Probably the biggest thing I did this year at GDC was attend the “Technology of Final Fantasy” panel — though it wasn’t the panel itself that was so involving. About 1500 people lined up and packed a lecture hall to hear this talk, many hoping to get an exclusive look at Final Fantasy XIII (of which, to date, alarmingly little has been seen). I think it may have been a general disappointment — most media probably found it far too technical while nothing new was seen of the game, whereas the programmers and producers in the audience likely didn’t gain much insight since the talk largely focused on how Square Enix (well, really just Square) is playing catch-up with western development philosophies. The Crystal Tools project (formerly the White Engine — you know, the thing they used to build the Final Fantasy VII on PS3 tech demo) is a big step for Square and shows that they realize their rigid, culturally-mandated approach to development has to adapt, but I suspect a lot of western devs were thinking, “Huh, we’ve been doing this for years.”
But for me the panel was just a warm-up for the main event, an hour-long interview with the man behind the project, Taku Murata. You can read the interview (and my panel summary) now — although, again, if you’re looking for new gameplay details, you can forget it. I’ve done enough of these interviews to know the unspoken ground rules: anything about FFXIII’s gameplay, characters, story, budget or release date would be sniped on the launch pad. Ports to other systems? Info on that next-gen MMO? What the hell genre is Versus XIII? All of that would be instantly stonewalled.
So rather than waste my time asking questions I knew he wouldn’t answer, I tried and find some interesting angles on the very dry and matter-of-fact topic of a companywide programming tool that just happens to be behind the company’s three biggest games. (Well, three of the four — Dragon Quest IX is potentially as big as all three of those put together.) And even then, there was some disappointing evasion at times; it doesn’t come through in the text, but I could tell his response to the question about Crystal Tools’ Yasumi Matsuno connection was incredibly circular — apparently they still don’t talk about him, even when you’re not asking about him directly. So please keep this in mind when you read the interview… it’s more about technology and development philosophy. But hopefully you can read between the lines in a few places… I think he gave some interesting answers in his cautious, talking-around-the-obvious way. The confirmation that Crystal Tools-developed games are incredibly port-friendly should raise some eyebrows, and for my part I was happy to have my suspicions confirmed regarding the inherent cultural divide between Square Enix’s two corporate components.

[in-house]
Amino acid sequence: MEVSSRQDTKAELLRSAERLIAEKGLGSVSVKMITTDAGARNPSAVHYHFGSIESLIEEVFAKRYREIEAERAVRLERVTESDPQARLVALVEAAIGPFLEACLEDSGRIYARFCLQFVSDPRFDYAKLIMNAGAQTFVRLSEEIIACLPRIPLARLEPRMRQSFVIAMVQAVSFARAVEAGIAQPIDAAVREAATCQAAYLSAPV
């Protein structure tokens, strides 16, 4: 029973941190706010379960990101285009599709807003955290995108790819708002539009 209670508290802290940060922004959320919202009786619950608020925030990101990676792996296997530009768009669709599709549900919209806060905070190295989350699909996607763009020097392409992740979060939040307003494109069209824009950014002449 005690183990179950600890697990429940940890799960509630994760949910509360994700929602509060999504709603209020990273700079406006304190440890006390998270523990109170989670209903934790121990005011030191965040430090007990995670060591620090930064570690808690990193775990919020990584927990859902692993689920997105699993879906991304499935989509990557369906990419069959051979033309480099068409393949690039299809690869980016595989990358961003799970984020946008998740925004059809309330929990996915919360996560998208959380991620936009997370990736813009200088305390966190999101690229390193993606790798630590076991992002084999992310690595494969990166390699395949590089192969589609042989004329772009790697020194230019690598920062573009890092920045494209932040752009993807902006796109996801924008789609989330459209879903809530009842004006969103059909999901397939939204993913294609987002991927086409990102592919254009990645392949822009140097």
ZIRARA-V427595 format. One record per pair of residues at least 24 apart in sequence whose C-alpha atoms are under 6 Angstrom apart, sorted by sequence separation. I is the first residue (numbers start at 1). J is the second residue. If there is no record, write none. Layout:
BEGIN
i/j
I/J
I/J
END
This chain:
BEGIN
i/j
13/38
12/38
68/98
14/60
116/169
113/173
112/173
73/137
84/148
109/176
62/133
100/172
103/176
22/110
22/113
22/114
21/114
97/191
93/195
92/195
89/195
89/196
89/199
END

Meanwhile, looking at this screenshot of FFXIII yesterday I realized that its battle system is going to be incredibly similar to Crisis Core‘s. This is not a bad thing at all, because in playing through Crisis Core (my review’s in the EGM that should be hitting subscribers any day now) I discovered its battle system is much actually more substantial than it initially seems. How that’ll work for a party-based game should be an interesting conundrum, but I wouldn’t be surprised if they use an AI scripting system similar to Final Fantasy XII‘s. There you go: I’ve just given you more concrete information on FFXIII’s gameplay than Square has.
Bonus content! Exclusive to the gamespite.net port of this post!: Murata noticed the Cactuar pin my sister made me for Christmas (which is permanently affixed to my laptop satchel) and said it was great. My sister’s response to the news that the lead programmer of Final Fantasy XII admires her work? “I rock.” And indeed she does.
3 thoughts on “I survived GDC and all I got was this lousy cross-post”
It’s going to take me a while to get used to the idea that the enthusiast media turns up to conferences, no matter how development-focused they are. It seems like a waste of time, except for those rare moments where developers drop their guard and show what they’ve been working on, which then gets splashed across the front page of IGN and all the kiddies make instant snap decisions of how good a game’s going to be based on a work-in-progress. I still remember what happened when Doom 3 leaked.
What are you talking about? GDC is much more valuable than press-oriented trade shows.
Even if they never talked about actual games at GDC (which is far from the truth), I think articles like the Murata interview are totally awesome, since my background is in software engineering.
(Tangentially, I’m sad that I don’t get to go to Siggraph anymore because it’s no longer as relevant to my company’s products as it once was. I remember actually getting to leak some info to The GIA about Spirits Within from a panel I went to there once, though. Good times.)
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